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Peggy Spoon photo is study in two kinds of color in nature

About: Prettiest Spring Ever 2010: Eastern Tiger Butterfly and Lilac

By Billy Joe Fudge
This photo is a study in two kinds of colors generated by nature.

The Lilac flowers are a great example of color that is generated by pigments that allow certain wavelengths of light to pass through while reflecting others which allows us to see distinct colors. Generally speaking the color is the same even when viewed from different angles. Most of us are familiar with this type color.

Many butterflies are perfect examples of structural color. Iridescent color is structural color. Structural color is simply color that is generated by the way the surface reflecting the light is constructed rather than by pigments.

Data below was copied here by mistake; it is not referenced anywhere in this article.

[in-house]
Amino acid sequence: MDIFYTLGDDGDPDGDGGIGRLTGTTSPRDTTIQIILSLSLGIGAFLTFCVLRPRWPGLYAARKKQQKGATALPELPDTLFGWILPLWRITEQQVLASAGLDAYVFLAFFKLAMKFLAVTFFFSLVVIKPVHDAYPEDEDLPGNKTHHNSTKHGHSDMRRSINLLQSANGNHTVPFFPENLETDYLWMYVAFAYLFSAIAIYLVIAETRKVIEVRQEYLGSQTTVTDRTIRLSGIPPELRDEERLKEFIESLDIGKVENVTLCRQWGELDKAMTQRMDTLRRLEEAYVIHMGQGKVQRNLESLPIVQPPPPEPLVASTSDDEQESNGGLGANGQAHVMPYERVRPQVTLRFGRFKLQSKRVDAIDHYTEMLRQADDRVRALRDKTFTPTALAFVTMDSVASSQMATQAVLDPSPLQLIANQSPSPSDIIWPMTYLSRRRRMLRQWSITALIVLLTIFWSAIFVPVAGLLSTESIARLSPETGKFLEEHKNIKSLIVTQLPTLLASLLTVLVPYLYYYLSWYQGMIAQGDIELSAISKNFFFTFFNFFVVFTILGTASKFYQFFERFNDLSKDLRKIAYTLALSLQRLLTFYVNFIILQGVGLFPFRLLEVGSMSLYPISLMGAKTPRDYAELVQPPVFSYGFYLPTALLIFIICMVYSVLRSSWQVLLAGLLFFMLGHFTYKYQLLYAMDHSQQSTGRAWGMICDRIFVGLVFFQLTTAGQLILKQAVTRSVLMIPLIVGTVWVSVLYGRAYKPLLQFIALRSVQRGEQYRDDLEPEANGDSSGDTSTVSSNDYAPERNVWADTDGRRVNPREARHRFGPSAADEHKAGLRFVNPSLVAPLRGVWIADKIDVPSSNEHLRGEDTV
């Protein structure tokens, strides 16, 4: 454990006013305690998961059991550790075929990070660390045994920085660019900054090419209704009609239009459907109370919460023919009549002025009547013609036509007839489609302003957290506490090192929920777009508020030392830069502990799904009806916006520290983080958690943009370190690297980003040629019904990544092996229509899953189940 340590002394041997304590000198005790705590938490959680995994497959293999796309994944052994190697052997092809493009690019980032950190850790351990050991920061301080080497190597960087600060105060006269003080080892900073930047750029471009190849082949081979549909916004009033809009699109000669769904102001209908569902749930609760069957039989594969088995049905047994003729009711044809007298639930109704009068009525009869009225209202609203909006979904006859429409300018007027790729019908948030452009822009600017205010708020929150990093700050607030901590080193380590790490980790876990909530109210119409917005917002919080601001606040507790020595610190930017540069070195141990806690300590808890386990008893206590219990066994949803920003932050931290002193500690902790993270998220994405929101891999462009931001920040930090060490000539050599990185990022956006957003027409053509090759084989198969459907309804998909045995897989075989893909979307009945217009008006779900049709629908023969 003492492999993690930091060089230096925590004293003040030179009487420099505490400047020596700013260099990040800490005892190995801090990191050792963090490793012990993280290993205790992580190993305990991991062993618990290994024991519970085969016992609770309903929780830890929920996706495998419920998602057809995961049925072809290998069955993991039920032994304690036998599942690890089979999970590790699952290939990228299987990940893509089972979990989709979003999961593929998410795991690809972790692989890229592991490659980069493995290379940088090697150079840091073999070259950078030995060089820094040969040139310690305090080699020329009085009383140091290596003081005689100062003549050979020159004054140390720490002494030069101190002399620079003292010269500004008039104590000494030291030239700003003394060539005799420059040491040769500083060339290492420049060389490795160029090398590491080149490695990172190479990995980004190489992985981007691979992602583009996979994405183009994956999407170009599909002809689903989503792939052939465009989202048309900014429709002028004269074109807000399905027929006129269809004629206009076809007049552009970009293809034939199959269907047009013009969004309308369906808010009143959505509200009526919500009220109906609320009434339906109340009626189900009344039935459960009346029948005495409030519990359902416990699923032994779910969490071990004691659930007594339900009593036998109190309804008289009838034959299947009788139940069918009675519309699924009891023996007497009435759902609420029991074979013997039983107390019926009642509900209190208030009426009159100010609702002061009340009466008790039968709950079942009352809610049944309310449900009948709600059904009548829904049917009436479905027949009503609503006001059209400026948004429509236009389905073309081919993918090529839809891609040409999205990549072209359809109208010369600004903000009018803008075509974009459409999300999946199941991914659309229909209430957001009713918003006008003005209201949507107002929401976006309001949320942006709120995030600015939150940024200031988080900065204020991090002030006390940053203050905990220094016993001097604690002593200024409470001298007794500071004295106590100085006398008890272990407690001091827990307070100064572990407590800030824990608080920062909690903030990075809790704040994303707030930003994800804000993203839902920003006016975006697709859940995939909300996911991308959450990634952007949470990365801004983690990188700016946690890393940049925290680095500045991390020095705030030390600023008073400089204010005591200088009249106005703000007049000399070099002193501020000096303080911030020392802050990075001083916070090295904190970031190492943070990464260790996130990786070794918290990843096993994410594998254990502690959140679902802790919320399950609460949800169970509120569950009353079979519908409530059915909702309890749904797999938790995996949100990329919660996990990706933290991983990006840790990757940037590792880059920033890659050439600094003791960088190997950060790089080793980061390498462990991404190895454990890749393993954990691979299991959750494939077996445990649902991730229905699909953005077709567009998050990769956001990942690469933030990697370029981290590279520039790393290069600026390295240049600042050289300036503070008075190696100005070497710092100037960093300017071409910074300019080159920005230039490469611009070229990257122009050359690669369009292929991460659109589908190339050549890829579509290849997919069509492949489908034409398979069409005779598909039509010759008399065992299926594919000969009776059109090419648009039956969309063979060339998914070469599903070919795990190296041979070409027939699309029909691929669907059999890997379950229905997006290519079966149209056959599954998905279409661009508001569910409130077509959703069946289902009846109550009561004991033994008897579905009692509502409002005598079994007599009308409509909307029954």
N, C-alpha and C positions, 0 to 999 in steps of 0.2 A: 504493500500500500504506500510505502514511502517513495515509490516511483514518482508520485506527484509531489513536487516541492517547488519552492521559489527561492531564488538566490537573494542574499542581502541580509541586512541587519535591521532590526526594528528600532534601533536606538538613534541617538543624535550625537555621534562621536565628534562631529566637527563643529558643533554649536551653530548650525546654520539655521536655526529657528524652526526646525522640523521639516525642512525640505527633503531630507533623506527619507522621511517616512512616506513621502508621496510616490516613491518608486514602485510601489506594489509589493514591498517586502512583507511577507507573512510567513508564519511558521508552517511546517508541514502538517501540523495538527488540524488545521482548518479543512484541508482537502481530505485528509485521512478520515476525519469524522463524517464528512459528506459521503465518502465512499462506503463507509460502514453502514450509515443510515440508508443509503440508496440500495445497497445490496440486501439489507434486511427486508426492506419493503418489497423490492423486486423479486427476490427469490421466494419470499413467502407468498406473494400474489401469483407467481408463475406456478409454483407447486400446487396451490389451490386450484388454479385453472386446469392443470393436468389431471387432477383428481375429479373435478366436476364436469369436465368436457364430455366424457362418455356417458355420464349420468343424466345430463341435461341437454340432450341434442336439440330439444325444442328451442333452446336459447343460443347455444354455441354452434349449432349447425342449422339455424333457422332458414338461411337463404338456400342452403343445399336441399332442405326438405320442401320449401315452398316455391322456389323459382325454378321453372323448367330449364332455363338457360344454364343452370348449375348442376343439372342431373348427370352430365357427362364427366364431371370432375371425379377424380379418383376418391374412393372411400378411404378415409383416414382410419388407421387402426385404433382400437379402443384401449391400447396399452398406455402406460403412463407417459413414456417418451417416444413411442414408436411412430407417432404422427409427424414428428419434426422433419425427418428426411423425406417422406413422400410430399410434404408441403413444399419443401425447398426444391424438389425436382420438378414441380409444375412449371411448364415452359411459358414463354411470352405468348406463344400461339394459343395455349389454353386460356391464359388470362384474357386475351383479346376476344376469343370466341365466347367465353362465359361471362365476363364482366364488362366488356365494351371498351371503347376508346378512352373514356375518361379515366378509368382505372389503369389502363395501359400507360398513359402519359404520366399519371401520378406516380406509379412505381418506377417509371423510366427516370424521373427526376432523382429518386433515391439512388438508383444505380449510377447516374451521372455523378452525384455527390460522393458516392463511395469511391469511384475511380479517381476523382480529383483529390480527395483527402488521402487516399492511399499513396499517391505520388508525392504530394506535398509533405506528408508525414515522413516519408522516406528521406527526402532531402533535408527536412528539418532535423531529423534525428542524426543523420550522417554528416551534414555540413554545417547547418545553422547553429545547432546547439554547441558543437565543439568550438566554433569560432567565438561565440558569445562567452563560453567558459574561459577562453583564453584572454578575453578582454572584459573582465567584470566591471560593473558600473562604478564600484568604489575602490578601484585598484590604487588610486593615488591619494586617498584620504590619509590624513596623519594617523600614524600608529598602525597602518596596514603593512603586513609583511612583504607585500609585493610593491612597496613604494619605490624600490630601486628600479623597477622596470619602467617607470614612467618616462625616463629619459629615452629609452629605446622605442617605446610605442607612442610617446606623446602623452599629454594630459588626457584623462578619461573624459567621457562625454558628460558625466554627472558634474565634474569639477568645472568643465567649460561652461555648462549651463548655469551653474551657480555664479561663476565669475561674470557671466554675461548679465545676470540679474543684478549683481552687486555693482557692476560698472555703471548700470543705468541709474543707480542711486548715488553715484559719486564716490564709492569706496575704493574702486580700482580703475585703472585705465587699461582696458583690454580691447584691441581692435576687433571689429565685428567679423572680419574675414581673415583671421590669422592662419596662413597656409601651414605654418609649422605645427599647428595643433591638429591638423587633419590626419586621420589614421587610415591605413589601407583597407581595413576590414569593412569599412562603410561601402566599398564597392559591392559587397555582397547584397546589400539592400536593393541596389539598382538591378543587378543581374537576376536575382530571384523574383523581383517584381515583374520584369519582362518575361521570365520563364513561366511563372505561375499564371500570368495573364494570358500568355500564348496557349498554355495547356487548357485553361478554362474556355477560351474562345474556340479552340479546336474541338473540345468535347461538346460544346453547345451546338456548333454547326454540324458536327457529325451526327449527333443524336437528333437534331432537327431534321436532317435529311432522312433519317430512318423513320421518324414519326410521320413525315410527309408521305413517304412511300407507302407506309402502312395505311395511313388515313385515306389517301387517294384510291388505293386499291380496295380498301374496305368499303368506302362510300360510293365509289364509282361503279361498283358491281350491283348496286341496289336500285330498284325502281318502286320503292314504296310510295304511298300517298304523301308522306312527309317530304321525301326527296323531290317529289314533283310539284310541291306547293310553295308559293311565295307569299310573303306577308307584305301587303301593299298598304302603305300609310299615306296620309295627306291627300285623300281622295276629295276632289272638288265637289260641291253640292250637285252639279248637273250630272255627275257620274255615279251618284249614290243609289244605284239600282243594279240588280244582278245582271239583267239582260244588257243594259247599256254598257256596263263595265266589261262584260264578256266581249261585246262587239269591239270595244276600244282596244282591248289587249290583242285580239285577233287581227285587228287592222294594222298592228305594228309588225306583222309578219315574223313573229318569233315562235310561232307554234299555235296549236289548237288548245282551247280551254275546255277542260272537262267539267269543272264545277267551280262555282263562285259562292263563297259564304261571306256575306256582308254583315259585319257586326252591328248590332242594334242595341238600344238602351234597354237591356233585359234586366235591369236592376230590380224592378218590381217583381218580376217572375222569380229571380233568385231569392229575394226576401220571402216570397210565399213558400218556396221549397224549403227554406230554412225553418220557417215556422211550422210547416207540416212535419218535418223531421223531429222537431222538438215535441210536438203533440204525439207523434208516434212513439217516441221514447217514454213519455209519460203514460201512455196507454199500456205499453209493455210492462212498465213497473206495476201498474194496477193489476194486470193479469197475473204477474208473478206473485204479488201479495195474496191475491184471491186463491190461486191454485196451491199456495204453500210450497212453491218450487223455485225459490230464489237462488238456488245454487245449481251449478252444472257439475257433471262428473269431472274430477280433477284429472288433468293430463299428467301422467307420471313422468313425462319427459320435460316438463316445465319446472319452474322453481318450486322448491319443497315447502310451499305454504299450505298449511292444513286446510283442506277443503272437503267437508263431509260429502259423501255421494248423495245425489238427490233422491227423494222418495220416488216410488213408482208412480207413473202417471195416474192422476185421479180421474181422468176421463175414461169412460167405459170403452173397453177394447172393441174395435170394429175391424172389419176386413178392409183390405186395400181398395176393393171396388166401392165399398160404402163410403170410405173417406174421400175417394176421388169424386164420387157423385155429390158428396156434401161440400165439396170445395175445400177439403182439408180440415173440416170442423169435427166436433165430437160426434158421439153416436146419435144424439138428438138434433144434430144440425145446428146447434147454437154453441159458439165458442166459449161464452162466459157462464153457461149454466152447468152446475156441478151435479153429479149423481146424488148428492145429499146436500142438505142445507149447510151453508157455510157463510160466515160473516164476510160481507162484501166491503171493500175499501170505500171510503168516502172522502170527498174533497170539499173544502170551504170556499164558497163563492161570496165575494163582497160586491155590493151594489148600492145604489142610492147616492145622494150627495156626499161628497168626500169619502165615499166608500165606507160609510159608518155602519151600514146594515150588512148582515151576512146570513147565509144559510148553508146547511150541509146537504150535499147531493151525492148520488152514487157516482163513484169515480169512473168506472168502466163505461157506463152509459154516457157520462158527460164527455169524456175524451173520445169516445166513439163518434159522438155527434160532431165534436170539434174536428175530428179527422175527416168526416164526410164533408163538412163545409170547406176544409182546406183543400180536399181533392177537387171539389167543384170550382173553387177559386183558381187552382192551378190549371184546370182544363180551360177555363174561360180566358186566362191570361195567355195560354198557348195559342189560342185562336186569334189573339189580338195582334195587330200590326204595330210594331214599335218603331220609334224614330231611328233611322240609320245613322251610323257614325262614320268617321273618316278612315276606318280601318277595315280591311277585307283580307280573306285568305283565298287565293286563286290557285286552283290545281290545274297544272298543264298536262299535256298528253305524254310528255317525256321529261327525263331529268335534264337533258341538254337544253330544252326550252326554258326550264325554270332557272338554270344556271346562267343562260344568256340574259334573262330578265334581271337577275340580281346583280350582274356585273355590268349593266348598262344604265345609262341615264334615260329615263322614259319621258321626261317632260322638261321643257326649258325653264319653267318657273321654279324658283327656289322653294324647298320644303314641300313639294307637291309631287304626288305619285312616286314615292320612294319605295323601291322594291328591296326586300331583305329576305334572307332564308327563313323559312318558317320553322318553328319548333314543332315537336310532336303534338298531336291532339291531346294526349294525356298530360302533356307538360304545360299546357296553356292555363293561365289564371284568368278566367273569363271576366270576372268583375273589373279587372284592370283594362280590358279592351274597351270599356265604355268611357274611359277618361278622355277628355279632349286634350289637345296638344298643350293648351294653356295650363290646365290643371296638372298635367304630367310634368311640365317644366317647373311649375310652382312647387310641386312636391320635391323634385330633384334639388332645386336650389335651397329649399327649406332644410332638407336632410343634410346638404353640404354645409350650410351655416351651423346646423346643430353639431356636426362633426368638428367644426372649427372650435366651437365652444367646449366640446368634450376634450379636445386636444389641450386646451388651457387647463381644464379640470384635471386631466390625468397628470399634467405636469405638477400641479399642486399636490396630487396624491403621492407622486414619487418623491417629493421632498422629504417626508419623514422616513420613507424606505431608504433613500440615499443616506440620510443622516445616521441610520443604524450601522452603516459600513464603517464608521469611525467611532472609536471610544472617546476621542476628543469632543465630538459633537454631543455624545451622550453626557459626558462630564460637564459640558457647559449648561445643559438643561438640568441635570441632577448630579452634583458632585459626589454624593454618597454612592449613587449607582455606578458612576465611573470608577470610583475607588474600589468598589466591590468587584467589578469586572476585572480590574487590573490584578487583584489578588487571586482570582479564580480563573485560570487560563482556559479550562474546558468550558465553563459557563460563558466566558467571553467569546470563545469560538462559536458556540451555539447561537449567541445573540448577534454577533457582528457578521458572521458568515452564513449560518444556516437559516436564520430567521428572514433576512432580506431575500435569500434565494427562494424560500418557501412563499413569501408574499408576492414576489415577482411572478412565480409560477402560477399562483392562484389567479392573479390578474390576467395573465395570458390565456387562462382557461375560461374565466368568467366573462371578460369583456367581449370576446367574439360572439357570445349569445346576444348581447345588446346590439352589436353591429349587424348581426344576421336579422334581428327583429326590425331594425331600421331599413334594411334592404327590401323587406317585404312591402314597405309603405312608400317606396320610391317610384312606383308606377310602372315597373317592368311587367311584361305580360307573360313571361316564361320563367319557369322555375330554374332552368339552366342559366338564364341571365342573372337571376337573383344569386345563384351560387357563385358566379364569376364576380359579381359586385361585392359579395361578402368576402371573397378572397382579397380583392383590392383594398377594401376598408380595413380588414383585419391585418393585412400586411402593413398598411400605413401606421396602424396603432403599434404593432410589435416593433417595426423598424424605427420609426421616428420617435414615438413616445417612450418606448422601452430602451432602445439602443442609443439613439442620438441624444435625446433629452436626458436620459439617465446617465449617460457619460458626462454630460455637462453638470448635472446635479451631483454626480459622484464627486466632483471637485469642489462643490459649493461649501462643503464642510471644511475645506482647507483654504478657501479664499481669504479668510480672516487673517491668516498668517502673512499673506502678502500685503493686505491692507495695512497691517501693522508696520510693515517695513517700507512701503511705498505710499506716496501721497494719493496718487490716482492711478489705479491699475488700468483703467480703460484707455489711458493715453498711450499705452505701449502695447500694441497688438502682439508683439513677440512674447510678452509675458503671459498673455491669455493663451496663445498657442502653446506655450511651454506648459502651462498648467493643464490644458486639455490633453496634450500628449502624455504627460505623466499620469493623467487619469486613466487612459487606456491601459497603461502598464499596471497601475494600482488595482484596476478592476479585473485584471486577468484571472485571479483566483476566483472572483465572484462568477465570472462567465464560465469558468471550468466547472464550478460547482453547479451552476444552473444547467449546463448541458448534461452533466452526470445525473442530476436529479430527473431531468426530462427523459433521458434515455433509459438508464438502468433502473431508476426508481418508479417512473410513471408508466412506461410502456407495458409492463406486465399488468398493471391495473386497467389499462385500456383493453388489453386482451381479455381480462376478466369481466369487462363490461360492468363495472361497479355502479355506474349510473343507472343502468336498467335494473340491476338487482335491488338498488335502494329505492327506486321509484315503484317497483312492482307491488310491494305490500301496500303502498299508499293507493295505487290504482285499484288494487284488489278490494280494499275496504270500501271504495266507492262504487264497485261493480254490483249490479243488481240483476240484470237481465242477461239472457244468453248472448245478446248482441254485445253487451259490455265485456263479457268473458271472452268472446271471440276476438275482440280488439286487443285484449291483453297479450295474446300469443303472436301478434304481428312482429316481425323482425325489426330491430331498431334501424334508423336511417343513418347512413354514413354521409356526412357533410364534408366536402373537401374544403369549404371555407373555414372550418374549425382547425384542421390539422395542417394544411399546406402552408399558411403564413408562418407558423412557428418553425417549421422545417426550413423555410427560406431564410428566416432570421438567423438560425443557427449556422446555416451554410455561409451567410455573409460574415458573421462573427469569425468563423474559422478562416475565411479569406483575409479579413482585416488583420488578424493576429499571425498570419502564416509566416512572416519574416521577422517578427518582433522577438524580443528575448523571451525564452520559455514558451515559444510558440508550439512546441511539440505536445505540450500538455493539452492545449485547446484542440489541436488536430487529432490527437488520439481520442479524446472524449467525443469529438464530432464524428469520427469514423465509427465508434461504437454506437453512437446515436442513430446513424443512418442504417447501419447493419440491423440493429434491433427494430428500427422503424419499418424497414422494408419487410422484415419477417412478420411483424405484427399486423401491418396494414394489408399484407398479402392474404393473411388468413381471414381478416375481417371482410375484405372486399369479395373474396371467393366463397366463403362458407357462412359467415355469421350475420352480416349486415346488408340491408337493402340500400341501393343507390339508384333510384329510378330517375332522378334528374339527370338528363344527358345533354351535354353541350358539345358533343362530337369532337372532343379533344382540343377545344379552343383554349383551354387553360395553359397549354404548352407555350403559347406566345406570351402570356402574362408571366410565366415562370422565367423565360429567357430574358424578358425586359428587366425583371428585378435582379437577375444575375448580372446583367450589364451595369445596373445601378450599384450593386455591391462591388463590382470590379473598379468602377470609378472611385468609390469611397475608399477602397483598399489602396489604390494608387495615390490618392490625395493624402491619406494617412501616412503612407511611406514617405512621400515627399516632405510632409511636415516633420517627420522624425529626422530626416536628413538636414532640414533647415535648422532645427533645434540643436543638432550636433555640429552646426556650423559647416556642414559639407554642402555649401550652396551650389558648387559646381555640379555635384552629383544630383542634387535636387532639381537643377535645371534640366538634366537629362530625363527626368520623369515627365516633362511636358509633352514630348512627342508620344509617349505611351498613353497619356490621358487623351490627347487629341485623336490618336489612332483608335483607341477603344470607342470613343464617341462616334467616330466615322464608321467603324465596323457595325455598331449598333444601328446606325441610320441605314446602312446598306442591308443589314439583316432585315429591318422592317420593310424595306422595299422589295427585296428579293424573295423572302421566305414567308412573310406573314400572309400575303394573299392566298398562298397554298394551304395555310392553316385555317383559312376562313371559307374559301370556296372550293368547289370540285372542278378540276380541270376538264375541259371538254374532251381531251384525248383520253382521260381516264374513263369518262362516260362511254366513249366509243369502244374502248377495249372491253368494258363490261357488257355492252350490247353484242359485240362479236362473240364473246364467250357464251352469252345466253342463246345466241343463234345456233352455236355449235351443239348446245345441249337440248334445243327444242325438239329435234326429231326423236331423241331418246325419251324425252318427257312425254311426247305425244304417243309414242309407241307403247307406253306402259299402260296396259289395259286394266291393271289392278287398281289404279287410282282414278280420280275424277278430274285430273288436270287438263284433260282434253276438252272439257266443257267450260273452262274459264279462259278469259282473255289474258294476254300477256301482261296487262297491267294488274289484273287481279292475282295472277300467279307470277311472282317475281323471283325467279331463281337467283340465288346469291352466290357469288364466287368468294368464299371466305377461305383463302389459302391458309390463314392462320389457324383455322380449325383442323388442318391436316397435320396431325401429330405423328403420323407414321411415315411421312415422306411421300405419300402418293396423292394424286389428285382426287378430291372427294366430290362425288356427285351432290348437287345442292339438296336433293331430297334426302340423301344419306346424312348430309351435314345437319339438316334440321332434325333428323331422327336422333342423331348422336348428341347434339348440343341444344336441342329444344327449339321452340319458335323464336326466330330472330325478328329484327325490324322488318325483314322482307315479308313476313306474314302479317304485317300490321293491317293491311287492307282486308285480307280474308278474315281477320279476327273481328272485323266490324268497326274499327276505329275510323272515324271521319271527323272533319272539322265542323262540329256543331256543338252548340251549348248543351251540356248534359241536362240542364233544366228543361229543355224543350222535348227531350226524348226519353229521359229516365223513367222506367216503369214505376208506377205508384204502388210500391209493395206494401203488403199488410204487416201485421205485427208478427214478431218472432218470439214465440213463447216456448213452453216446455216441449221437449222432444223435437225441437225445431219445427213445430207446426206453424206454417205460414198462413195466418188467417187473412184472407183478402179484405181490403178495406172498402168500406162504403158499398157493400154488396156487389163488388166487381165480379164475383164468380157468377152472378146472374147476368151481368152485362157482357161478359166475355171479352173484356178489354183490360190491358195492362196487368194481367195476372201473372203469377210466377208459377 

Parallel grooves and parallel layers cause particular wavelengths of light to be reflected in different directions thus as our visual angle changes the color we see can change.

Some other examples of structural color phenomenon are certain feathers such as peacock feathers, some beetle shells, oil on water, and even the blue of the sky is structural color caused by parallel atmospheric layers since there is no blue pigment in the air.

My feeble attempt to explain structural color is probably intensely insufficient. Hopefully however, I have whetted your appetite enough to cause you to do a little research on your own. -Billy Joe Fudge

This story was posted on 2010-04-15 16:18:18
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